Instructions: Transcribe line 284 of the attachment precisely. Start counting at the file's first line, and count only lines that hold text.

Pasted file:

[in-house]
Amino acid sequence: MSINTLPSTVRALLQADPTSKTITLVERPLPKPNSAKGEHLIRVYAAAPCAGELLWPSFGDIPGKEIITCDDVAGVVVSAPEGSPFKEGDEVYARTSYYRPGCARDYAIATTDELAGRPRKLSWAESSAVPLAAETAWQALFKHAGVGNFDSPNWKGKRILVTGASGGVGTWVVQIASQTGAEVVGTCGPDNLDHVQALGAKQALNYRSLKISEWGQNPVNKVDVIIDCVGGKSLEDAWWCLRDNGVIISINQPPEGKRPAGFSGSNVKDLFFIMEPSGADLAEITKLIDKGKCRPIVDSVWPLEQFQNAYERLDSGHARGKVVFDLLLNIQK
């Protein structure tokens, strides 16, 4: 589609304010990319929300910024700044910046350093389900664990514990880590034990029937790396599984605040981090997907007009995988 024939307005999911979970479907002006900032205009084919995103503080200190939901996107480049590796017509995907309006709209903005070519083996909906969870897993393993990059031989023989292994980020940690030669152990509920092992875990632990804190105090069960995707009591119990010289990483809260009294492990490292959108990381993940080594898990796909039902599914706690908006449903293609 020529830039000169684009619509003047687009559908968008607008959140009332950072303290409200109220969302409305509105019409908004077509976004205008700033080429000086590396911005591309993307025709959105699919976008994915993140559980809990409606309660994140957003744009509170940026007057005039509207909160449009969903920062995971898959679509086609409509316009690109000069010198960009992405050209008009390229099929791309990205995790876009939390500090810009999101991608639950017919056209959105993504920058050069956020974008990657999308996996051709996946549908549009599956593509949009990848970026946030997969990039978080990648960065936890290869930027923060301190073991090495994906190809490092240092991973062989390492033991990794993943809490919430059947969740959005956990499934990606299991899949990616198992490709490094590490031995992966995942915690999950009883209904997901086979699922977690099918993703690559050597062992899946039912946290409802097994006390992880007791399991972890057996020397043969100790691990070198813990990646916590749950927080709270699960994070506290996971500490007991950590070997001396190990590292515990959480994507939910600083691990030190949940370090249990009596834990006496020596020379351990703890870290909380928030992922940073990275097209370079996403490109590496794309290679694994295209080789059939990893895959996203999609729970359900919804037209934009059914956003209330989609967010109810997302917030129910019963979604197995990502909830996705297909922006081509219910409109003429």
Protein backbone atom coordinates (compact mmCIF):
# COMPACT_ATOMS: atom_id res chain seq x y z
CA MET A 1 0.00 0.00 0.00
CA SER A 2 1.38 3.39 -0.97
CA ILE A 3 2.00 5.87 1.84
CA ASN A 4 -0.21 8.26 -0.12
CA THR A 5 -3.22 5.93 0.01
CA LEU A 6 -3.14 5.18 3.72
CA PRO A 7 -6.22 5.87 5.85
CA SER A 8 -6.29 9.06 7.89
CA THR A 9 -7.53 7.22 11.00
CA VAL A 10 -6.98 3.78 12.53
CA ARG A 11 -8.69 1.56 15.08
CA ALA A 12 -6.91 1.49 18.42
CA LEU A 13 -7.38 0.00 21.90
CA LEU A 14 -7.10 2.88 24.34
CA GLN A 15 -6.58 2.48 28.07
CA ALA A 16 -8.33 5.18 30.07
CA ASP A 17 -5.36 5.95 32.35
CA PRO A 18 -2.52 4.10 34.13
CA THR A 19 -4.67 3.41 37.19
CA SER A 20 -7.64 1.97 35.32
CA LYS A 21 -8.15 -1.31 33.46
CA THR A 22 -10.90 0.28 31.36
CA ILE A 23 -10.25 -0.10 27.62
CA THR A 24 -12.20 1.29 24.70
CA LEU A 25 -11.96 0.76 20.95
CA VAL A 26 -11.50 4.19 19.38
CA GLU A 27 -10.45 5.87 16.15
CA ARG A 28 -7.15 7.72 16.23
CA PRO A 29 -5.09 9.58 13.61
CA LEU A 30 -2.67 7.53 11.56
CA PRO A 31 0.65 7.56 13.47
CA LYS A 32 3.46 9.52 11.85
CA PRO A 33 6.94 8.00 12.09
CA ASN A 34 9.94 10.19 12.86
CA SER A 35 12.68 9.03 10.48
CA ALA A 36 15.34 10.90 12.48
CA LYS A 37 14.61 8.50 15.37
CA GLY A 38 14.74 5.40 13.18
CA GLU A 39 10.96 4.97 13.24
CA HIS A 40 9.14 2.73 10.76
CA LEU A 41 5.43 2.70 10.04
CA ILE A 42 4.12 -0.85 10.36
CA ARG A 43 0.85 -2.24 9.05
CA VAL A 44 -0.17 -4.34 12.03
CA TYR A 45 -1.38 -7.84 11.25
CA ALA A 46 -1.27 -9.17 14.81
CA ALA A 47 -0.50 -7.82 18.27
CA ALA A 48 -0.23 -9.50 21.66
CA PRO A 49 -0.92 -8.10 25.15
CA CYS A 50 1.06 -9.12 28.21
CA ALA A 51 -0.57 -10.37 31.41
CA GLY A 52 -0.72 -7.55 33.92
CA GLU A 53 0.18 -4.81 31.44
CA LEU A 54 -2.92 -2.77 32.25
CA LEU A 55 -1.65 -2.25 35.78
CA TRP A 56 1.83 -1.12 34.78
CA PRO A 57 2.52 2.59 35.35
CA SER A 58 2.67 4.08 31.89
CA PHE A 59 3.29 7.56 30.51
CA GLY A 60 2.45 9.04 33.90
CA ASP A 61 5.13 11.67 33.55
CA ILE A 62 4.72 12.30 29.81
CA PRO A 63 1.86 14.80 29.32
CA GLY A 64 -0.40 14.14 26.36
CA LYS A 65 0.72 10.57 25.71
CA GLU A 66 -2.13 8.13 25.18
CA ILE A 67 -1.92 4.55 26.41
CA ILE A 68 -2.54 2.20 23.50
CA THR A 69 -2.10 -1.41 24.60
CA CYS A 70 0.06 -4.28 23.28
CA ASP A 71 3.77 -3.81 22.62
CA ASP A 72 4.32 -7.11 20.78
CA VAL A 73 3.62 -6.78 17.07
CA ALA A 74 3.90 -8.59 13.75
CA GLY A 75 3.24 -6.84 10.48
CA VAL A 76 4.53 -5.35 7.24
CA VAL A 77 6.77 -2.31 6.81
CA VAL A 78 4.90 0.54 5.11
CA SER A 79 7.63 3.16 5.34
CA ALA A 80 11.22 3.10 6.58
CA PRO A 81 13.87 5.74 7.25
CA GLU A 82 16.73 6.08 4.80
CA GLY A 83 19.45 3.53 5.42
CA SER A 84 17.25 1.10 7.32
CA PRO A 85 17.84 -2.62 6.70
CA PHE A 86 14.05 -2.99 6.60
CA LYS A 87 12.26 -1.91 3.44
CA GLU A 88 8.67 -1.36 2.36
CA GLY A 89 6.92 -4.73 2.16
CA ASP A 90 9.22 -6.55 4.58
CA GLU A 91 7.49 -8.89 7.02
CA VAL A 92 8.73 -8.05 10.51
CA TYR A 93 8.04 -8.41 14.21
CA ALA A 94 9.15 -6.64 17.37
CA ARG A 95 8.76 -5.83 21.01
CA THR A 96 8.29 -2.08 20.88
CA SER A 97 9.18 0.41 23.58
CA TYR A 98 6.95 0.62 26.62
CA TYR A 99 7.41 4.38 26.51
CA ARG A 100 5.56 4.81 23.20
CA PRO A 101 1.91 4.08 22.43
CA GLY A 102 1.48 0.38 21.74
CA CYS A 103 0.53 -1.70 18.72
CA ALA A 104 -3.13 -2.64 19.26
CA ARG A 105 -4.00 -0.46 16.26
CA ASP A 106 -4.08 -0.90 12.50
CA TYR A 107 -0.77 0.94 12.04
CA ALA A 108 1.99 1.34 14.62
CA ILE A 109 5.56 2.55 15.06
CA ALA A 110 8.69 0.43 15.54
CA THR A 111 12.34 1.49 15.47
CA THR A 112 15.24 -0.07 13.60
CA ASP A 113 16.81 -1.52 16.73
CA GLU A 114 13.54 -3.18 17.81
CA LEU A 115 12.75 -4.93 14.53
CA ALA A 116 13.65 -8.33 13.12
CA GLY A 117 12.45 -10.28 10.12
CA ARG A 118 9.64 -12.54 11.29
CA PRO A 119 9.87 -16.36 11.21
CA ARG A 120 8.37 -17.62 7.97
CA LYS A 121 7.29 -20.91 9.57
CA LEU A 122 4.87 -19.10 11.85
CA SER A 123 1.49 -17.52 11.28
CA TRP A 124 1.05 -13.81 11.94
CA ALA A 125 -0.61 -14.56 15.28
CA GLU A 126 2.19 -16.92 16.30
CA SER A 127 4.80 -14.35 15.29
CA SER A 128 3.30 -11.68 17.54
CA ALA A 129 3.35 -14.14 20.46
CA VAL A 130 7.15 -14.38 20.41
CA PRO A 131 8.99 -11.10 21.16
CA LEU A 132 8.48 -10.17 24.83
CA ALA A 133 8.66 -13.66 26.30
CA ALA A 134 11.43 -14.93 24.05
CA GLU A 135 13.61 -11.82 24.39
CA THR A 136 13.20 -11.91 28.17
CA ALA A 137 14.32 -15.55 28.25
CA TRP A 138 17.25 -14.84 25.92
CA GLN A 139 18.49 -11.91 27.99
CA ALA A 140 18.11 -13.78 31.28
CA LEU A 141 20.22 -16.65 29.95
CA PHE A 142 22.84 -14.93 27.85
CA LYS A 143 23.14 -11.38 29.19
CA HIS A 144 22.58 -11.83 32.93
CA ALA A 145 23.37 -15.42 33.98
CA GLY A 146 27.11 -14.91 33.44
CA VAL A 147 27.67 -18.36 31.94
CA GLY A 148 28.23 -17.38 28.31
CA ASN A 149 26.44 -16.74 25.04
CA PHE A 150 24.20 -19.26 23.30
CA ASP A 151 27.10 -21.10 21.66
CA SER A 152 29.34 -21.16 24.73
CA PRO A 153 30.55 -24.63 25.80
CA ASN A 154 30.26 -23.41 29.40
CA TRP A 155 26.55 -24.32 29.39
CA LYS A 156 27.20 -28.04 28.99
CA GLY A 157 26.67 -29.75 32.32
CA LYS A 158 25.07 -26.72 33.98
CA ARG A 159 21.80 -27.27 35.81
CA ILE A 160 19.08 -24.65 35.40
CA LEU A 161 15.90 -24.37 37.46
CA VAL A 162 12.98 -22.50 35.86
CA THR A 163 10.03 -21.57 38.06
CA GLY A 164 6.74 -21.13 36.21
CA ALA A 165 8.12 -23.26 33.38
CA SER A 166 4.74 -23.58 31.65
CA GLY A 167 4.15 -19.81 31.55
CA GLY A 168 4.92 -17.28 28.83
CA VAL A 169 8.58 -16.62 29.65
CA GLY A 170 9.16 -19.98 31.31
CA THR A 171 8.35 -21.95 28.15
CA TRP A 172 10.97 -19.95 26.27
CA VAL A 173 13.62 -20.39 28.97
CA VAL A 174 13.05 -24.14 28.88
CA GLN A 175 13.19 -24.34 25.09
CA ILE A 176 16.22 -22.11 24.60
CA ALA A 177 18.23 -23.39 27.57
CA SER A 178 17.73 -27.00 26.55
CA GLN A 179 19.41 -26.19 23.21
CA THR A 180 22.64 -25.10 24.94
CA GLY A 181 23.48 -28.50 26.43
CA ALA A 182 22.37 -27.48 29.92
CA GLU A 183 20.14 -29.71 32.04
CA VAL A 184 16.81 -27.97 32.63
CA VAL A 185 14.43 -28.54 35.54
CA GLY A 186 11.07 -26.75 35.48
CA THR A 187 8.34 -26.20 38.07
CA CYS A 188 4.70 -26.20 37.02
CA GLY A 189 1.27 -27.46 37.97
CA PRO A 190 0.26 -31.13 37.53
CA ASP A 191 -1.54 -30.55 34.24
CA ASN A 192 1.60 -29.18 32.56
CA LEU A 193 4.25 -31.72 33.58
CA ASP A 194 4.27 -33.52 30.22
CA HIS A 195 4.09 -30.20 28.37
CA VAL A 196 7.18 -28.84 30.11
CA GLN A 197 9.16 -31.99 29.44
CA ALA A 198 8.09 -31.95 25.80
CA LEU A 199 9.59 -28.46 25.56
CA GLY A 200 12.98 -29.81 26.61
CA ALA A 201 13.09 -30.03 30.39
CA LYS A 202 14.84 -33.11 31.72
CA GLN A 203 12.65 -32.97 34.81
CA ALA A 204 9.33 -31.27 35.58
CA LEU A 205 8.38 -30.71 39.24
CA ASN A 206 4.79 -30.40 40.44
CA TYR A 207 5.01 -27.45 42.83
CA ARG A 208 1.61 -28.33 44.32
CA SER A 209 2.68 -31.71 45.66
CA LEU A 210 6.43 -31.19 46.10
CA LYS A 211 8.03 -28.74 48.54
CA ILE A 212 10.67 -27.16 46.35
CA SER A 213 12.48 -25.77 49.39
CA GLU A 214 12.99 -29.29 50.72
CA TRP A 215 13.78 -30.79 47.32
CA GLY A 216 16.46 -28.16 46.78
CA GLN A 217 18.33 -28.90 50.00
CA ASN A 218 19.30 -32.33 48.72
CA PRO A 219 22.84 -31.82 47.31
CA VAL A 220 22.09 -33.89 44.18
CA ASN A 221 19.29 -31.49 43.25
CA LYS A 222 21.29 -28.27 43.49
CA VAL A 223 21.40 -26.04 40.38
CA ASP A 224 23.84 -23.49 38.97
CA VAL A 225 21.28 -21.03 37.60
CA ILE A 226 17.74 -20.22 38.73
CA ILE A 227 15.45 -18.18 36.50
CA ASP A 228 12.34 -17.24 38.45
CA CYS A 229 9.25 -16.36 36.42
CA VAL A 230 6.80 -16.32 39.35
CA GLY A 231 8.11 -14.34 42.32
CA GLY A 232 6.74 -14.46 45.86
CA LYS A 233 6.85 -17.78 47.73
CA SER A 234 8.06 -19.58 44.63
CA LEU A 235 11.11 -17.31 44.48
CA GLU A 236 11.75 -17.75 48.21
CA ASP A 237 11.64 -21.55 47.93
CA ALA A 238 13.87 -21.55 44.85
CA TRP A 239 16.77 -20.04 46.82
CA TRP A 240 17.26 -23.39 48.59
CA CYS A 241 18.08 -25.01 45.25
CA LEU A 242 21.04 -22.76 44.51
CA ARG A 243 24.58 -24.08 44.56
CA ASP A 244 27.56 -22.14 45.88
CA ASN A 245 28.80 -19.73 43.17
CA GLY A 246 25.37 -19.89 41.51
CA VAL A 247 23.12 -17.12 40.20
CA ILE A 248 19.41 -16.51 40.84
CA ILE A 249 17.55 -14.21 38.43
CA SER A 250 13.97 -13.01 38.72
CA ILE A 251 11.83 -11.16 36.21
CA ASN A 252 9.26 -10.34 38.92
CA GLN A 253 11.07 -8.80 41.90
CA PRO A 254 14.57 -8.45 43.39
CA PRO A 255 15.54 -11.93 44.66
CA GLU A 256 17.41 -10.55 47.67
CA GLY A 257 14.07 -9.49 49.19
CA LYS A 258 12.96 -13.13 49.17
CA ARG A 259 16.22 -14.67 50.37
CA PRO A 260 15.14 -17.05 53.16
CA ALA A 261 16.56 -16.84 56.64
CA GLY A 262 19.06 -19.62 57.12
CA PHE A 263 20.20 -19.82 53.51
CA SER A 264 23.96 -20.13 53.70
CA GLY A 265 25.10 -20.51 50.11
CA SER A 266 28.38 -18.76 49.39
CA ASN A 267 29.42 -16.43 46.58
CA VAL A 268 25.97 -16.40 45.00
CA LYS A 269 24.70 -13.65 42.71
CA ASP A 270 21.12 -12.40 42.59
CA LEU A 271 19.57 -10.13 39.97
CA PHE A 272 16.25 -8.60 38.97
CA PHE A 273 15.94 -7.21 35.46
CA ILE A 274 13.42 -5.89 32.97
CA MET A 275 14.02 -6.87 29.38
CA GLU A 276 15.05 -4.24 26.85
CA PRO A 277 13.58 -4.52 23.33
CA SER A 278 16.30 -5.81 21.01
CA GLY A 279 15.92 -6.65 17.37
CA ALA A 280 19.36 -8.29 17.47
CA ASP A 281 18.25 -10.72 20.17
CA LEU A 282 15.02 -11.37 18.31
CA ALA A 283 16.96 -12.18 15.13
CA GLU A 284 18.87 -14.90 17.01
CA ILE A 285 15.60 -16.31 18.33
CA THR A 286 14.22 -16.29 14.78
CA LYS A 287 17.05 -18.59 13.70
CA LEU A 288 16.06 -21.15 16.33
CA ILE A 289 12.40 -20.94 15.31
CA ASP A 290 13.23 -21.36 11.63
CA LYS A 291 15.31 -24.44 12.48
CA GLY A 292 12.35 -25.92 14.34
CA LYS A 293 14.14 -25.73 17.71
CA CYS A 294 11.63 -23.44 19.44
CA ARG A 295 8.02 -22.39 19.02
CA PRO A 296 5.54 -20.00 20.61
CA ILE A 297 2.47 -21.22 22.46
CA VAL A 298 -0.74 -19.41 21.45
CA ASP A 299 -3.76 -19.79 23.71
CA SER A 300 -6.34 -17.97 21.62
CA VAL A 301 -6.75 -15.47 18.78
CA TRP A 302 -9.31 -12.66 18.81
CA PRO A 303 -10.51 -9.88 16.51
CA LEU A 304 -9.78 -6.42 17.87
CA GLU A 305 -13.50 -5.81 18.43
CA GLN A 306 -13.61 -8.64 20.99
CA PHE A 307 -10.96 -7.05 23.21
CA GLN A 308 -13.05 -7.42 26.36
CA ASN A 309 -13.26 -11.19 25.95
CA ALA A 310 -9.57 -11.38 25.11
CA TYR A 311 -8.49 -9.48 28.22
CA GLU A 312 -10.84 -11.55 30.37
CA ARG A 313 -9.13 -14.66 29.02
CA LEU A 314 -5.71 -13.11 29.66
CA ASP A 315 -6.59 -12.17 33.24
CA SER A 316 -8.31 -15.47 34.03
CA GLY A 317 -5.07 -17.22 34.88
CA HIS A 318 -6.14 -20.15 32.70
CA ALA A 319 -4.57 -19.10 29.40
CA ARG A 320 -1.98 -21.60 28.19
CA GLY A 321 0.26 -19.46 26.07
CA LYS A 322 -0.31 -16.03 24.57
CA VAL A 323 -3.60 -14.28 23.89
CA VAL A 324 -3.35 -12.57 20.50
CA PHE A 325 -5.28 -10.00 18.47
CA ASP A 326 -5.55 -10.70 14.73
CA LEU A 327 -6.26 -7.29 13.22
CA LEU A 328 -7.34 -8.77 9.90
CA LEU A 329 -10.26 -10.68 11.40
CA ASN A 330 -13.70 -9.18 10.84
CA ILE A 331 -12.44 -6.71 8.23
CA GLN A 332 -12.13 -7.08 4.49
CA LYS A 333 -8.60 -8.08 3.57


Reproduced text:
CA GLY A 279 15.92 -6.65 17.37